How I became a bird guy

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For most of my life, I was a self-proclaimed cat person. Don’t get me wrong: I love dogs — I’ve always just sided with felines. Maybe it’s their subtle personality quirks, or the way they make you work for the relationship, or the way they fall asleep for 19 hours a day and let you stack things on top of them and take photos. Whatever the reason, that has always been a part of my identity. That is, until last week.

You see, for the first two weeks of the year, I was with our Rescue U team in Indian Trail, NC, renovating a bird sanctuary. Carolina Waterfowl Rescue takes in tame and wild birds, gives them a safe and cage-free place to live, and works to find loving homes for the adoptable birds. The only bird rescue in the state, CWR adopts out about 1,800 birds a year and houses around 200 at any given time. The birds include ducks, geese, swans, turkeys, chickens, pigeons, herons, peacocks and cockatiels. Suffice it to say, it was a big change of pace from our usual Rescue U renovations of shelters that house mainly dogs and cats.

My Experience with the Birds of CWR

This yard of ducks is a typical scene at Carolina Waterfowl Rescue.

When I first saw one of CWR’s many yards, full of swimming, quacking and waddling ducks of all kinds, I thought, “Look, a bunch of ducks.” Sure, I could tell the difference between the mallards and the Muschovys and the domestic Pekin ducks, but within those groups, they all  seemed to be clones of one another. This is what I see as the biggest challenge for bird advocates: To an outsider, individual birds’ appearances don’t make them as easy to connect with as dogs or cats. But like I said, one of the reasons I’m a cat guy is I like that I have to work for the relationship. And I could tell from watching the regular CWR volunteers interact with the birds that there was plenty of relationship to be had!

Mr. “T” the Turkey

Mr. “T” the turkey had a thing for Liz Baker, executive director of the GreaterGood Foundation.

Mr. “T” the turkey is one of the flashiest birds on the 11-acre property. A domestic breed of turkey, he imprinted on humans immediately after he hatched, and feels more comfortable around humans than other birds. He is constantly puffed up in a full-feathered display, walking around trying to impress all the volunteers and any other people on the property. He walks up to you and prances back and forth as if to say, “Aren’t I pretty?” You can tell by the way he cuddles you that he appreciates a good pet to let him know you saw him. And you can tell by the way he reacts to different people that he recognizes them and has favorites. He really had a thing for Liz Baker, executive director of the GreaterGood Foundation (who fully funded the renovation through The Animal Rescue Site), and would make his neck extra long any time she was around to show how big and tough he could be for her. Because Mr. “T” is imprinted on humans, he requires a lot of attention and is not adoptable. Instead, CWR uses him for educational purposes, bringing him to local schools and adoption events.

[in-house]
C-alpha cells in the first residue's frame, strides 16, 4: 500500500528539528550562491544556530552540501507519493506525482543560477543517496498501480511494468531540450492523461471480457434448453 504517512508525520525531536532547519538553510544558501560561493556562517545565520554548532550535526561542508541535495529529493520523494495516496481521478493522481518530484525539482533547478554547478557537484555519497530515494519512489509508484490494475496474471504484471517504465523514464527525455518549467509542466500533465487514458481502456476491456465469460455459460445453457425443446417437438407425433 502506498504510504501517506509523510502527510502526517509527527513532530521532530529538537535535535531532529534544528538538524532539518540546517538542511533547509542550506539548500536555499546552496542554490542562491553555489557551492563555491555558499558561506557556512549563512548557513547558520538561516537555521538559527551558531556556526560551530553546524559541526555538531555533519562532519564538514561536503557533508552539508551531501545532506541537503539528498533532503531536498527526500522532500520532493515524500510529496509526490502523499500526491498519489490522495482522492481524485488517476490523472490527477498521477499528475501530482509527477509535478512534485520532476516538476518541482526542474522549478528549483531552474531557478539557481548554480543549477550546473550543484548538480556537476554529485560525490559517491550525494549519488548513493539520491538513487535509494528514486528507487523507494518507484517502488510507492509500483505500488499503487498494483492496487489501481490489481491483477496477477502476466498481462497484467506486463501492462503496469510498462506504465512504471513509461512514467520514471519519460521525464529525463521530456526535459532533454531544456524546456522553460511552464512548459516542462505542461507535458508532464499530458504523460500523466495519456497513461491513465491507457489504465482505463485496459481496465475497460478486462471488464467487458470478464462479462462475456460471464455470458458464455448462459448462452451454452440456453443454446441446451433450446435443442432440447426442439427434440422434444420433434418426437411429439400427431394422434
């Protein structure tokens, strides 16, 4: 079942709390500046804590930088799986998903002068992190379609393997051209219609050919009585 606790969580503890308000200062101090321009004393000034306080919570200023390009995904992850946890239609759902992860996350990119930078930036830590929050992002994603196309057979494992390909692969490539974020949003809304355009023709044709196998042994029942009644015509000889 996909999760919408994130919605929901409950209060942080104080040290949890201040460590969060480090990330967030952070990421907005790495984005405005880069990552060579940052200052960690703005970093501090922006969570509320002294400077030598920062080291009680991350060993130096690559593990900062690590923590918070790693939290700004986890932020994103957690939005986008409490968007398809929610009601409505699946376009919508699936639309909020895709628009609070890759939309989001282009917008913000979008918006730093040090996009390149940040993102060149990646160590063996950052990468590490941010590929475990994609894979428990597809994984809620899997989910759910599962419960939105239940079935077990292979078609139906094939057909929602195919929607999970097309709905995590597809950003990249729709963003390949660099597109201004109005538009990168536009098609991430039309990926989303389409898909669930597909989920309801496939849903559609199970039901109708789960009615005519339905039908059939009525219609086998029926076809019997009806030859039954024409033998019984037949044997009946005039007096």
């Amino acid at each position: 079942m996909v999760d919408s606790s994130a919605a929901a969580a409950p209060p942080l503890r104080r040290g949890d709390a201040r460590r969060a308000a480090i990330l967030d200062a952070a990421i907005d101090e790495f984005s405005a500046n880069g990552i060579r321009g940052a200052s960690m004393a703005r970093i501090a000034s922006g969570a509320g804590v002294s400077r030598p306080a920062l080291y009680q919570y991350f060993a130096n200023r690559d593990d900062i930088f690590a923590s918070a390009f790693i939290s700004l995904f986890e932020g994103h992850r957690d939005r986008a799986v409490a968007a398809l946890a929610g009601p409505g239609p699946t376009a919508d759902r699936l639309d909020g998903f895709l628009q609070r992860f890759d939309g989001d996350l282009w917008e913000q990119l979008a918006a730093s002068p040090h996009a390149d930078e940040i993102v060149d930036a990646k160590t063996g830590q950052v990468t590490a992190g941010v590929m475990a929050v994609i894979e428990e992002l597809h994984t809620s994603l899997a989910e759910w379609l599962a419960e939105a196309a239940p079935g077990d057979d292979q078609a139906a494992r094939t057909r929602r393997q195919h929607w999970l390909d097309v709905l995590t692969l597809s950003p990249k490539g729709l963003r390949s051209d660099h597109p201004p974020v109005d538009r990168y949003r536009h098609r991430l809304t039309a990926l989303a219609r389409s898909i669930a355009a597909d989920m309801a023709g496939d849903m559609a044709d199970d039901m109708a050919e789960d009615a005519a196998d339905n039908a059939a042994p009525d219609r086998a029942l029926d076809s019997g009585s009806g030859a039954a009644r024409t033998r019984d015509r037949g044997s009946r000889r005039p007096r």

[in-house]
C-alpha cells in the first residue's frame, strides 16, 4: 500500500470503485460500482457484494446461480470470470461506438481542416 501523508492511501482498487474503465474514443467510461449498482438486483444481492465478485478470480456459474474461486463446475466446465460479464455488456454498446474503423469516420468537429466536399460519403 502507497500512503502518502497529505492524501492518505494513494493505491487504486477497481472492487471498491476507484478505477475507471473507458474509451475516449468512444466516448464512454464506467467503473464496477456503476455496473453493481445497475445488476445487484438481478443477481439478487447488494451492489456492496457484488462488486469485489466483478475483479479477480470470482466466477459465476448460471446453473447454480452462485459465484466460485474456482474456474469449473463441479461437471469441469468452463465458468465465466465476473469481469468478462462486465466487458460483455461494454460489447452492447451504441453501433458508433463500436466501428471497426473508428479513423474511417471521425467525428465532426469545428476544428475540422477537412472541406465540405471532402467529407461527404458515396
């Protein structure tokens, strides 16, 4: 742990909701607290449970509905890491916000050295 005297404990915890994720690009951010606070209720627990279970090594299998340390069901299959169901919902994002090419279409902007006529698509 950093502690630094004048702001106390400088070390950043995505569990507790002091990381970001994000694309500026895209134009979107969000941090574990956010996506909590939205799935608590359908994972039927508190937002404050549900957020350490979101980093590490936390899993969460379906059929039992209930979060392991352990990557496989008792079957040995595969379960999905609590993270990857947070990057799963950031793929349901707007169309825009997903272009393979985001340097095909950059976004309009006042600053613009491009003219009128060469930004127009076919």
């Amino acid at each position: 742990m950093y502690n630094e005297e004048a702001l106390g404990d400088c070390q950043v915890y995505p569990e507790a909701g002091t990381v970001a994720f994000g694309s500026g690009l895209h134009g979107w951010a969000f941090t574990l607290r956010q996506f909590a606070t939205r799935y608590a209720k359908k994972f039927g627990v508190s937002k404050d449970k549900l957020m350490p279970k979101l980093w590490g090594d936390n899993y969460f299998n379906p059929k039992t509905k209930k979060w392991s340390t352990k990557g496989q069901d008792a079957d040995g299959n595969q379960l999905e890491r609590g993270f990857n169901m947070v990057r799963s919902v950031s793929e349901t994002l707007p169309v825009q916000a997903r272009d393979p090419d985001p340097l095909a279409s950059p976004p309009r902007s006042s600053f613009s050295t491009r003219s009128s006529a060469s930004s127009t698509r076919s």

Rupert Huneycutt the Duck

Rupert imprinted on humans when he was born. His original family gave him a collar that he still likes to wear.

My personal favorite was Mr. Rupert Huneycutt the duck, another permanent resident. He followed the volunteers into the main shelter building every day for lunch, waddling and chatting us up with a “quack, quack, quack” the whole time. When you walk up to Rupert, he tilts his head down and to the side, so he can look at your face. This is something I never knew a bird would do, but the staff at CWR assure me birds can remember the faces of many people, and after years of no contact, will remember people they especially liked. I actually witnessed a woman who volunteered at CWR a few years ago come to visit during the renovation. I was told Mr. Fuzzy the Canada Goose had really liked her when she was a volunteer. Sure enough, when Mr. Fuzzy saw her he quickly ran to her for a pet and to say hi. I like to think Mr. Rupert liked me, and after about a week he would allow me to hold and pet him, and gave me plenty of love nibbles.

The Love Story of the Black Swans

These beautiful black swans are a mated pair and do not leave each others’ sides.

The emotional capacity of the birds is amazing. A lonely or under-stimulated bird will refuse to eat or will self-mutilate (pull his feathers out). But birds also exhibit this behavior when those they love are in trouble. There is a beautiful mated pair of black swans at CWR (swans mate for life) whose story exemplifies this. The male swan had lost his previous mate before coming to the rescue and was extremely sad. The volunteers at CWR worked hard to make sure he ate. One night, an injured female black swan was brought in. The male, in the yard, heard her cries in the main shelter building and sat outside the wall closest to the female for weeks until she was brought outside. She slept in the kennel next to him, and he would scoot close to her and talk to her all night. After another couple of weeks, they began their courtship dance (a mating ritual performed in the water where the two swans perform intricate neck and wing movements), and they are now inseparable.

By the time I left the CWR, I could recognize the birds for who they were — individuals with distinct personalities who care for each other and the humans who look after them. Most of the permanent residents of the rescue, including Mr. “T” the Turkey, Marm a Lade the Rooser, Rupert the duck and Pringles the Grey Goose, have such big personalities, they have their own Facebook pages, which I encourage everyone to take some time to visit.

Stay tuned for more information on bird adoption and my continued conversion to being a “bird guy”.

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